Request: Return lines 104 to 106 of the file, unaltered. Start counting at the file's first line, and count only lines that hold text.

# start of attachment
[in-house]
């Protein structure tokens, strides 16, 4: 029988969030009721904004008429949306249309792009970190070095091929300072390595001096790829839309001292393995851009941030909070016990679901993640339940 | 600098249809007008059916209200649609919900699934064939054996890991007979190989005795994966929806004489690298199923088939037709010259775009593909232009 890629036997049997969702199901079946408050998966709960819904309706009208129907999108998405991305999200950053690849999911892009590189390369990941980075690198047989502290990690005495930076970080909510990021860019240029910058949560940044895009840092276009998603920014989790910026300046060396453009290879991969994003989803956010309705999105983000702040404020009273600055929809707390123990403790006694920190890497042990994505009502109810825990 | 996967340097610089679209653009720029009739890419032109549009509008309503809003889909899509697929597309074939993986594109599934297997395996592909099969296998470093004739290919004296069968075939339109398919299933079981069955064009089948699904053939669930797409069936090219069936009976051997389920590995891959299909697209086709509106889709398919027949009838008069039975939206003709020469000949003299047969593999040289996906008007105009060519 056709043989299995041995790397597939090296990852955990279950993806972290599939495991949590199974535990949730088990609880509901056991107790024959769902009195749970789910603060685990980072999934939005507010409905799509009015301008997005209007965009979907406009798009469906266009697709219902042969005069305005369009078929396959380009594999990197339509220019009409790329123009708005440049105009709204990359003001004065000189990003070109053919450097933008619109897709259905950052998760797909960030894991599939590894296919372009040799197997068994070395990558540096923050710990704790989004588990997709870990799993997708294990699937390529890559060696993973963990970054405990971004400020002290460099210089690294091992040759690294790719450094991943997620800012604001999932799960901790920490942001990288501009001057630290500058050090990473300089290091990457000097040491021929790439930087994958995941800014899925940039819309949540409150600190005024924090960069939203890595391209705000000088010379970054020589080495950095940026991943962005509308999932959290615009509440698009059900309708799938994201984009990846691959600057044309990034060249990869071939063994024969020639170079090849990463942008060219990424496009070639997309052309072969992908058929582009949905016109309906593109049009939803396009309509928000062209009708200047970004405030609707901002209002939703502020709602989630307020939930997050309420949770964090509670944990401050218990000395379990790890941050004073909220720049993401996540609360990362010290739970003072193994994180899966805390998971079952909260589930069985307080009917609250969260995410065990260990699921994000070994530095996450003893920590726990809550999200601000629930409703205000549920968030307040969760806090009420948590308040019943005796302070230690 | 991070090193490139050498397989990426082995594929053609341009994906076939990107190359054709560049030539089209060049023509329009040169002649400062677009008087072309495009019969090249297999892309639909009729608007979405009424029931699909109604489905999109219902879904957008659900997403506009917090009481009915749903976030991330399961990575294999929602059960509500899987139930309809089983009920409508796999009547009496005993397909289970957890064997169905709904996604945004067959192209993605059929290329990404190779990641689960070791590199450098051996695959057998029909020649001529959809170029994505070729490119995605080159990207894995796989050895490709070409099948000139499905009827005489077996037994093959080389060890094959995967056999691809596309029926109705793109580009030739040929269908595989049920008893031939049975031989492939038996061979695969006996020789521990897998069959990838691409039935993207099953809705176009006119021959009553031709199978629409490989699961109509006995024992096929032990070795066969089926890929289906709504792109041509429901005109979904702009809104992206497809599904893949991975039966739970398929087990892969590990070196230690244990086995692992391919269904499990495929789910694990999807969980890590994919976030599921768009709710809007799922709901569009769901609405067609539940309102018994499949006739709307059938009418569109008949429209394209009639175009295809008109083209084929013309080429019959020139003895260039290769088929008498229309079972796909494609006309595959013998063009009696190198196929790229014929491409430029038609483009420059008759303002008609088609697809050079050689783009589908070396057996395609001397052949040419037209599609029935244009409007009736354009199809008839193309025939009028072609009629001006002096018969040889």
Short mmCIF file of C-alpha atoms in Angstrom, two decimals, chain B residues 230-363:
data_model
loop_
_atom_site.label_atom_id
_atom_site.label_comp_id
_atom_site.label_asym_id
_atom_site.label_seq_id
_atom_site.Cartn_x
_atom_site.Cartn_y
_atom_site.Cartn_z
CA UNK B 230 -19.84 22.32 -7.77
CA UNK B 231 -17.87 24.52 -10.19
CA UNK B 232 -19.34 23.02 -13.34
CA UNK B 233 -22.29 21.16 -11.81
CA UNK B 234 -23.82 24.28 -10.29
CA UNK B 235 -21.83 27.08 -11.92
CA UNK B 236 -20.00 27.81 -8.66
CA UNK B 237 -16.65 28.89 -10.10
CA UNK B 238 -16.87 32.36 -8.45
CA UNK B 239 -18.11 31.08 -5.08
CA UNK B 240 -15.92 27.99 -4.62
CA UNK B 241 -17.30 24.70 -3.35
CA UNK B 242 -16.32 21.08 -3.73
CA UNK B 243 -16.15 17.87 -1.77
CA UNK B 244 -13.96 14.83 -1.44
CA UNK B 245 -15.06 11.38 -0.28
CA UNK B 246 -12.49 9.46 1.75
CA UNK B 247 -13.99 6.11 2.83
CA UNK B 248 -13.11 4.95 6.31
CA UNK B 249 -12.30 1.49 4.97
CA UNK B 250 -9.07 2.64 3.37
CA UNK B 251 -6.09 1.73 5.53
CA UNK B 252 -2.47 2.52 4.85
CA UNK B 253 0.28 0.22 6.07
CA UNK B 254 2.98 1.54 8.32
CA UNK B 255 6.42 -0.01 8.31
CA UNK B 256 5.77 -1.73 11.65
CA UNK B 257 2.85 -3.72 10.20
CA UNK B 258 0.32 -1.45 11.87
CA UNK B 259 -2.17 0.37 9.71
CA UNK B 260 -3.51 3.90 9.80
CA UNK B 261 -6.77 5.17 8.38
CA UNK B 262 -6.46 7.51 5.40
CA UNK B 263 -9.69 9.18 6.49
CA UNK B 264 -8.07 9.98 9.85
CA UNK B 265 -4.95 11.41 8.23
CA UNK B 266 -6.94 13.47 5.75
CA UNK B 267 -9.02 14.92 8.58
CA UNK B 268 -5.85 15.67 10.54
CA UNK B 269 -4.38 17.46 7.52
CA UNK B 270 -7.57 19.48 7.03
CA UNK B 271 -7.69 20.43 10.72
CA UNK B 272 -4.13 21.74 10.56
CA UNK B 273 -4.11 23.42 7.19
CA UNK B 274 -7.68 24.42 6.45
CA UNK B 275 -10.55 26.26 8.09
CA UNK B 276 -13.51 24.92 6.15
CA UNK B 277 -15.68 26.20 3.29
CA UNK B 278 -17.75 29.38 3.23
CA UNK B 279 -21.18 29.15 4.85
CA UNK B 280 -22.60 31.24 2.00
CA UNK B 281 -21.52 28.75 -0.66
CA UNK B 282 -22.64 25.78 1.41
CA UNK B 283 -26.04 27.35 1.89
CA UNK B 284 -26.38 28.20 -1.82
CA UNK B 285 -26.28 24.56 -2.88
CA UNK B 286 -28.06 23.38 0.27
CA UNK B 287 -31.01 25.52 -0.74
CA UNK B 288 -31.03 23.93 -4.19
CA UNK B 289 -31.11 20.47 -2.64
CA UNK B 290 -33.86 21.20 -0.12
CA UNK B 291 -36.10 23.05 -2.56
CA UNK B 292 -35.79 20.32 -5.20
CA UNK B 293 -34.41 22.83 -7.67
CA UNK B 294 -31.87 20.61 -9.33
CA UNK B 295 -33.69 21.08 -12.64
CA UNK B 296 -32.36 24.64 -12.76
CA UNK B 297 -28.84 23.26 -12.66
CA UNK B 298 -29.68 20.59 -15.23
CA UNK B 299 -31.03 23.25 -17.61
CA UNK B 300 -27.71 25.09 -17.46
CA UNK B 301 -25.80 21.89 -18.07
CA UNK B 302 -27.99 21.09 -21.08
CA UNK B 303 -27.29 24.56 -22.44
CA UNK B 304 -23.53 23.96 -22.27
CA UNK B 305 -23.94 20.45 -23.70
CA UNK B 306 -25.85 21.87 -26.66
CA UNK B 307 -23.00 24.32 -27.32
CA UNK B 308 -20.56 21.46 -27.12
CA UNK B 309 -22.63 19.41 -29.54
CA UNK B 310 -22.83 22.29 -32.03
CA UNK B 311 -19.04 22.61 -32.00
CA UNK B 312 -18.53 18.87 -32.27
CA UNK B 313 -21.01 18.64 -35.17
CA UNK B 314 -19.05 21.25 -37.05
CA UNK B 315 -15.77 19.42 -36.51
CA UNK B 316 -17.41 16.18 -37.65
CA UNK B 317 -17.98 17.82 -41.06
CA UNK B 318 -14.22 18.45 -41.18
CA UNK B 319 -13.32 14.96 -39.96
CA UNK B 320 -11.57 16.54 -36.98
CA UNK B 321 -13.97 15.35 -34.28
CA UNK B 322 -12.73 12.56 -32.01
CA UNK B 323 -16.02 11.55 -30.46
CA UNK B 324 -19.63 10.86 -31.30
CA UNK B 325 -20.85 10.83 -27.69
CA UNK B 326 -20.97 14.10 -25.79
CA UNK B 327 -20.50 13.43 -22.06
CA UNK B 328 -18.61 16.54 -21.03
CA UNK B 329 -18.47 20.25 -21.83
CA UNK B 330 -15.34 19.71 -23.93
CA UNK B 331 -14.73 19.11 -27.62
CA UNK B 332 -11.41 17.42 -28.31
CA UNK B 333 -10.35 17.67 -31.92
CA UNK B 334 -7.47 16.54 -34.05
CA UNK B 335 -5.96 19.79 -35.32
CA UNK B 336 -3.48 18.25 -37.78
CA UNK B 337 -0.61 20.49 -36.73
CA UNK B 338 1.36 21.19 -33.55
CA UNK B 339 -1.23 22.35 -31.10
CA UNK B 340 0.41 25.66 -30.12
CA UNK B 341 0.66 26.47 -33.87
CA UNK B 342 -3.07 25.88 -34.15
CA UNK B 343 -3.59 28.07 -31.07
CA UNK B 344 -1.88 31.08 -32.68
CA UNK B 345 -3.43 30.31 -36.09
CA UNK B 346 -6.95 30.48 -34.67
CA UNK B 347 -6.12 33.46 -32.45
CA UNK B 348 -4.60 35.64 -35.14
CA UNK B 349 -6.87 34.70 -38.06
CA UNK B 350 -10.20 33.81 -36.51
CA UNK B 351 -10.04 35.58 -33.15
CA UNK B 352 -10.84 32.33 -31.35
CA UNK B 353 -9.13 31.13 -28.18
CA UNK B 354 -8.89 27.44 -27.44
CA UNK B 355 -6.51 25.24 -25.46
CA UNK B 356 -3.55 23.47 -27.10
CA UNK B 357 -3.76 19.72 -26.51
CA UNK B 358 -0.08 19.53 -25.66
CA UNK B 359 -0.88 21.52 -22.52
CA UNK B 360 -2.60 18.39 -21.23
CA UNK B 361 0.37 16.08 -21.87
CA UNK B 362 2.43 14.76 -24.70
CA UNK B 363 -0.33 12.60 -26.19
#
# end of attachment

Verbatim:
CA UNK B 321 -13.97 15.35 -34.28
CA UNK B 322 -12.73 12.56 -32.01
CA UNK B 323 -16.02 11.55 -30.46